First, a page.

A man who spent ten weeks on remand in prison and had his home attacked by vigilantes after being falsely accused of rape by a Facebook fantasist, has said he plans to sue the police for his ordeal.
Jordan Trengove, was just 18 years old when Eleanor Williams went to Cumbria Police claiming that he had drugged and raped her following a night out in 2019.
He was arrested and held in prison alongside genuine sex offenders and paedophiles, before detectives established that he had an alibi for the night in question and released him without charge.
Williams showed no remorse as she was jailed for eight and a half years on Tuesday for making a string of false rape claims about him and other men and also for lying about being the victim of an Asian grooming gang. She accused one man of rape after he simply asked for a light in the street.
Mr Trengove, who tried to take his own life after his home was daubed with the word ‘rapist’, has said he now plans to take action against police.
He said: “I don’t think the sentence is long enough, in my opinion, for what she’s done to us all.”
Williams, 22, from Barrow-in-Furness sparked major unrest in the town after posting on Facebook that she had been trafficked, beaten and raped by Asian men.
Graphic photographs of her injuries were shared on social media sites more than 100,000 times, but it later emerged that she had inflicted them on herself with a hammer.
She had six phones and went to great lengths to fabricate messages and social media posts in order to support her lies.
Her allegations sparked a global ‘Justice for Ellie’ campaign with more than 100,000 members signing up and raising thousands of pounds.
Far-right protesters, including Tommy Robinson, descended on the town, Asian businesses were attacked and members of the local community were targeted.
Mohammed Ramzan, a business owner who Williams accused of grooming her from the age of 12, was arrested in the street in front of friends and neighbours and held in custody for 36 hours.
He also tried to take his own life and has described how he has gone from being a successful businessman to someone who has nothing.
Mr Ramzan said: “I have had countless death threats made over social media from people all over the world because of what they thought I was involved in.”
She told police he had forced her to work in the sex industry in Amsterdam but subsequent investigations established he was using his bank card in a B&Q in Barrow in Furness when she had alleged he was in the Netherlands.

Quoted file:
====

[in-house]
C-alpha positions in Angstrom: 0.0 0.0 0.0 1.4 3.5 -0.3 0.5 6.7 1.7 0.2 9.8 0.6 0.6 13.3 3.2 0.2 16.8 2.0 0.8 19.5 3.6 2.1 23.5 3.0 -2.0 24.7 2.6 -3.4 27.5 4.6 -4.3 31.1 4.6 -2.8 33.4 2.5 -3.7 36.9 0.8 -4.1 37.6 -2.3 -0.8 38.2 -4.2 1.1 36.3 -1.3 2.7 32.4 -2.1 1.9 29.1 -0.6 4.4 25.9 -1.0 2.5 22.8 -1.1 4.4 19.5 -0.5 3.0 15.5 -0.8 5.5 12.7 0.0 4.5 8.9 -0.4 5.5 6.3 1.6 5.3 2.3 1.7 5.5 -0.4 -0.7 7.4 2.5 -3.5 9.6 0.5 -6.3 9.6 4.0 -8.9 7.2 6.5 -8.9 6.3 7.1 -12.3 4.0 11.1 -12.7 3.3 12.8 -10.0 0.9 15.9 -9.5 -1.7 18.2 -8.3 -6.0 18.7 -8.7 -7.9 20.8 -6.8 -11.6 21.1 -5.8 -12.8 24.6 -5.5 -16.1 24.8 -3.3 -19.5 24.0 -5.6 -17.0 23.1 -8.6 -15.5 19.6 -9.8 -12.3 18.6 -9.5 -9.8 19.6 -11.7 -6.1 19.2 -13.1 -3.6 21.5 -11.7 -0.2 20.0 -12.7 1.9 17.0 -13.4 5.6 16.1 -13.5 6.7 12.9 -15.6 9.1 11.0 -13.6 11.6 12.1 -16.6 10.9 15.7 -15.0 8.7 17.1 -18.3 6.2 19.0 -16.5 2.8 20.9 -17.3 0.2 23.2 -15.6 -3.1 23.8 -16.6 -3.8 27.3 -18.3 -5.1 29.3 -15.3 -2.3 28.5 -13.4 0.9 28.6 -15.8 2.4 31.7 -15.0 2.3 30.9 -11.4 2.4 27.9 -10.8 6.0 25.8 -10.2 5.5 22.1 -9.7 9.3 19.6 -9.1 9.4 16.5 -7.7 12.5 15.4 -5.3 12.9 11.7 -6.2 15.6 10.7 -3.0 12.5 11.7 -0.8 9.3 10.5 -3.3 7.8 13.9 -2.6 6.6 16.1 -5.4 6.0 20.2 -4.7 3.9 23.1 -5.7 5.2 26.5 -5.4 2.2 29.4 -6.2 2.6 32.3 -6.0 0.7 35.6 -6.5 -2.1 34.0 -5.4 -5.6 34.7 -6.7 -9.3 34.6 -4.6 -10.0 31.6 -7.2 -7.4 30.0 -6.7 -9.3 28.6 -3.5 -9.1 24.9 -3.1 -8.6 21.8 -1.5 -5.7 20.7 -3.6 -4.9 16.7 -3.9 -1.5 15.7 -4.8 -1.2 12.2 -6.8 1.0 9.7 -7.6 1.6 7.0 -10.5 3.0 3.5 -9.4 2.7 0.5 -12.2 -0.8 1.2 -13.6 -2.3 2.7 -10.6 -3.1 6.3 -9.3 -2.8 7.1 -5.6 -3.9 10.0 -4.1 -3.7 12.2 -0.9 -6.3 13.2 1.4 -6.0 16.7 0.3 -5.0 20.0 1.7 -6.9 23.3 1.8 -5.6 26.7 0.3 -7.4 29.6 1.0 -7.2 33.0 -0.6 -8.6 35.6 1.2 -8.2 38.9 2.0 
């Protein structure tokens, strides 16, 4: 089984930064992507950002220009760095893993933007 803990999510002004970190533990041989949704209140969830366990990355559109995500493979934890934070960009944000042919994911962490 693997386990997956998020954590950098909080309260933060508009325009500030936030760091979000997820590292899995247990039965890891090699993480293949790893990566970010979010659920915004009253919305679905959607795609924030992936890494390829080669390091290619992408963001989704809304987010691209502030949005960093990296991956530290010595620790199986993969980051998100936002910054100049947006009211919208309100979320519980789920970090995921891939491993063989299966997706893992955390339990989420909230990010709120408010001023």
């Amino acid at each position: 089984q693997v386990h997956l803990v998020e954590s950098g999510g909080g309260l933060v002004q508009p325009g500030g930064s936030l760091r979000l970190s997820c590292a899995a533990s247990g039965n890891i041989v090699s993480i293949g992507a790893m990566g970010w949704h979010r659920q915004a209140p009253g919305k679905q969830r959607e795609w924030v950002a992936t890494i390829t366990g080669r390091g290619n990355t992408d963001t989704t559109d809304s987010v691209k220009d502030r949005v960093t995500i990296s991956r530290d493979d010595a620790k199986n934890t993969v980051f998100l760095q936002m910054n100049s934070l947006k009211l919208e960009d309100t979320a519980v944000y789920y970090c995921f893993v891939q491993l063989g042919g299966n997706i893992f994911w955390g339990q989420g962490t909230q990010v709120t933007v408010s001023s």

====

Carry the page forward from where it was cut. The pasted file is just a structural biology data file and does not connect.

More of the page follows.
Speaking outside court following the hearing, Mr Ramzan said: “There’s no winners here today, I feel no sense of triumph, only sadness. I’m not sure how the family and I are going to recover from this. Mud sticks and I fear it may take some time.”
In a letter to the judge, ahead of sentencing, Williams apologised for the unrest caused in Barrow, but continued to insist she was telling the truth.
She said: “I’m not saying I’m guilty but I know I have done wrong on some of this and I’m sorry. I’m devastated at the trouble that has been caused in Barrow. If I knew what consequences would have come from that status I never would have posted it.”
Judge Robert Altham said there was no obvious motive for Williams’s actions and her defence barrister, Louise Blackwell KC, said her client maintained the allegations were true.
The judge said: “It is troubling to say the least that she shows no significant signs of remorse – even continuing to profess the truth of her allegations.”
He went on: “There is no explanation for why the defendant would commit these offences. She has gone to extraordinary lengths to create false accusations, including causing herself significant injury. No explanation for his behaviour is apparent.”
Describing Mr Trengove’s ordeal, the judge said his house had been spray painted with the word ‘rapist’.
He went on: “His mother had to leave her house. He was remanded into custody between May and August 2019. Even when he was released, his bail condition meant he had to live far from home for a further 19 days. When he returned to Barrow he was abused in the street by strangers.”
The court was told he had since had a child but social services had received scores of anonymous phone calls calling him a rapist and saying he is not safe to be with his child.
Superintendent Matthew Pearman, of Cumbria Police: “It is important to note that Williams’ allegations could not have been taken any more seriously when she initially came forward. A large-scale investigation was launched and those she made allegations against were arrested and interviewed.
“This has been a lengthy, complex and ultimately tragic case, as well as a dark period for Barrow.
“I hope that the full story, now it is in the public domain, will demonstrate that the police take allegations of sexual and physical abuse extremely seriously and will investigate thoroughly.”